Topic: General



Comments: 2

Their world is real!

Almost every conversation about moving from traditional grading practices to sound grading practices (even standards-based grading) seems to end up with discussions and debates about when students get out into the real world. While I understand the intent of this sentiment and the concern it expresses, this real world conversation can devolve into an overly cynical perspective from which to examine the experiences of our students and seems only to serve as a justification for punitive practices along a very narrow set of circumstances. Read more


Running Out of Time

I have long asserted that one of my favorite things about working in education is the ability to experience a new beginning and a consistent end to each academic year. In the span of one year, we have the privilege of traveling alongside groups of students as they experience new content, new contexts, and new relationships each year. We structure environments that support learning over time and we have the opportunity to capture and celebrate each moment of growth through purposeful observations, conversations, and performance tasks. Read more


Comments: 1

My Journey to Standards-Based Learning

Early on in my career I was a very traditional grader. Homework was scored, retakes weren’t allowed, and I even gave extra credit. I’m not proud of this, but it’s the truth and helped shape the educator I am today. I realize now that I was teaching my students to play the game of school. They were to accumulate the desired amount of points to be rewarded with the grade they were working towards.

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Repacking Standards

By now the process of analyzing and unpacking standards is familiar to most educators. In this era of standards-based instruction, unpacking standards to identify specific learning targets and underpinnings, then organizing those targets and underpinnings into a purposeful learning progression is almost ubiquitous. Read more


Comments: 1

Embracing and Encouraging the Power of Reflection

“We do not learn from experiences…we learn from reflecting on experiences.” -John Dewey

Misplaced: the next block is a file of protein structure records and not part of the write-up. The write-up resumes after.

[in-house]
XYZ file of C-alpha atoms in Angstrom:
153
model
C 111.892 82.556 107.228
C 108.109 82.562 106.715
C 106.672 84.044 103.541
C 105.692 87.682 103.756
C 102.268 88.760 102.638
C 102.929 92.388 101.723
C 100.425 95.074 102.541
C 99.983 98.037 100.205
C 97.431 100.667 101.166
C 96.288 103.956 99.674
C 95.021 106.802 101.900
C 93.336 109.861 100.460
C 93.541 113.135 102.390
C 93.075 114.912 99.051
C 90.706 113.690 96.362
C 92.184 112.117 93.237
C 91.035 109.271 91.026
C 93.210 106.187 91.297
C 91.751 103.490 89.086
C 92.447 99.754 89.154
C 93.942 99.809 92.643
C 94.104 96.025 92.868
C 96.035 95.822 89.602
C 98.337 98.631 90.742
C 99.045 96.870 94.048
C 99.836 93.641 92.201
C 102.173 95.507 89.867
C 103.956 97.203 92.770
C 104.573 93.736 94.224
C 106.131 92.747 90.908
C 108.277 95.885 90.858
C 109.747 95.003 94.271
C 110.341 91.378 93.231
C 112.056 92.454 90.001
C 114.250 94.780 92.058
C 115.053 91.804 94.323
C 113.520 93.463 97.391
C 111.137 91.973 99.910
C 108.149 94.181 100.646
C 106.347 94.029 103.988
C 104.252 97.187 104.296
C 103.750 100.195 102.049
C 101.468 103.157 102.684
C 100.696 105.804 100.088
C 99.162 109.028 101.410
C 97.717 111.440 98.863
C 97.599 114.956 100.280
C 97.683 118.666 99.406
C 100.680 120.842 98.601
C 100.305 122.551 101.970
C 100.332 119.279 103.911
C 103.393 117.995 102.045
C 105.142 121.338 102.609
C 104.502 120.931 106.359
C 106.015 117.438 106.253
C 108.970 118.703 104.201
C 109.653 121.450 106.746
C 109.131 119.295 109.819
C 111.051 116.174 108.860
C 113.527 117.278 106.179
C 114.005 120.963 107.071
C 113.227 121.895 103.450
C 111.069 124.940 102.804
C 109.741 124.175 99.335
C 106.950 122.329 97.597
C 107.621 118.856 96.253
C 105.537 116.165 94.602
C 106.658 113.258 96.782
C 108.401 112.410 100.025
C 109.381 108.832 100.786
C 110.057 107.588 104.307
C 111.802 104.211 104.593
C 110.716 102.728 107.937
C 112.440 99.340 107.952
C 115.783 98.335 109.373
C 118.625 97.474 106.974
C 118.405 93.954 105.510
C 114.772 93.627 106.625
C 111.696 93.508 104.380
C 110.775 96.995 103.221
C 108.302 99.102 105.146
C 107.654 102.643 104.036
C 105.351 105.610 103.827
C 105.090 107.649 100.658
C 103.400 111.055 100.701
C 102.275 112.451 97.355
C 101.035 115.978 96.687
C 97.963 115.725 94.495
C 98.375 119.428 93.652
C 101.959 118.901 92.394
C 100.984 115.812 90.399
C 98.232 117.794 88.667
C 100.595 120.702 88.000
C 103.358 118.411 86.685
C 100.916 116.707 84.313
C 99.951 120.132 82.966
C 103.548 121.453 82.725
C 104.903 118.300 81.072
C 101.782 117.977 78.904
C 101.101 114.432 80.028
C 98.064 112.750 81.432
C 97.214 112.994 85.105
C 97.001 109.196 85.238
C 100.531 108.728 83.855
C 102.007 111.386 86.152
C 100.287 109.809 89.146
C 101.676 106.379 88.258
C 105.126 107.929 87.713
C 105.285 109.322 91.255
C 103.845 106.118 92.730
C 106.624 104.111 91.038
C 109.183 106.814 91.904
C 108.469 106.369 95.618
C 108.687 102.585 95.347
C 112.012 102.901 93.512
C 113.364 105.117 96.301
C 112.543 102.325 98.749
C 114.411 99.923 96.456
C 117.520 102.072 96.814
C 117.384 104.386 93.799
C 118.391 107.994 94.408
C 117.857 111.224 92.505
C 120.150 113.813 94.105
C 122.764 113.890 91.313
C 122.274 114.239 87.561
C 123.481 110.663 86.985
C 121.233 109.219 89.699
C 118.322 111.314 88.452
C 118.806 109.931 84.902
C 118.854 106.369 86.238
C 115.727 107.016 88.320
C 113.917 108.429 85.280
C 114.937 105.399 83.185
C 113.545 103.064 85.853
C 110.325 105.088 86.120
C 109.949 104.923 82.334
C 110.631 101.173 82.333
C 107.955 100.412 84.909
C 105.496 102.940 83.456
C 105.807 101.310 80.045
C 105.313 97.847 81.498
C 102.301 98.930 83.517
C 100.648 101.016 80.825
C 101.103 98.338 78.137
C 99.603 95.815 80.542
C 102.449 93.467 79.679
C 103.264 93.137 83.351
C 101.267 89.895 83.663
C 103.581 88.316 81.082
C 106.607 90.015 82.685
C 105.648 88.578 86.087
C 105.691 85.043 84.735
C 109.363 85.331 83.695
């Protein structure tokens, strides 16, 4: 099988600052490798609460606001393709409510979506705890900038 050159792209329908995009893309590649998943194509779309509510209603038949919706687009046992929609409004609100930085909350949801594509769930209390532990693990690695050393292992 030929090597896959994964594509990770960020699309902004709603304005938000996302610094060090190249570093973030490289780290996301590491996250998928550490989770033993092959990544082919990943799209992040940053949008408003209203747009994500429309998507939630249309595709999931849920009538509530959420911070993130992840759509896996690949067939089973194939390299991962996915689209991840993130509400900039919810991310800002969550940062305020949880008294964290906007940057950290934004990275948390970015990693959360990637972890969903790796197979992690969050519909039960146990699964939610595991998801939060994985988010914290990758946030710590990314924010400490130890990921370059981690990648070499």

Perhaps it is because as educators we are flooded with “end of the year” events like final concerts, awards convocations, sports championships, and spring dances at this time of year, but reflection has certainly been on my mind lately. Read more


Zeroing the scale

As an instructional coach, I have the fortunate opportunity to work with a wide variety of teachers and in various classrooms and content areas. Recently, I worked with a sixth grade science teacher to create and implement a classroom experience that required students to use their problem solving and critical thinking skills. Read more


Comments: 3

Assessment and Emotion

There is something about assessment that provokes strong emotion. You bring up the topic in a room full of teachers and you can feel the energy in the room shift. Similarly, the moment you pull a pile of assessments out of your desk and prepare to return them, students will adjust their posture and conversations halt in readiness for the event. Read more


Diving Into Common Assessment—Does it Work?

Assessment is a messy process. Developing, using and responding to assessment supporting learning requires reflection, trusting relationships and, at times, re-learning and re-assessing. When assessment is simply seen as a test, resulting in points scored and grades assigning, the fundamental learning opportunities of effective assessment practices are lost; and what a tragedy this is. Read more


Comments: 4

When is Assessment Formative?

Formative Assessment is one of the strategies most often talked about by educators in schools today. Type those two words into a Google search and hundreds of thousands of items are identified. Yet the practice is still confusing and unevenly applied within districts, schools, departments, and classrooms. Read more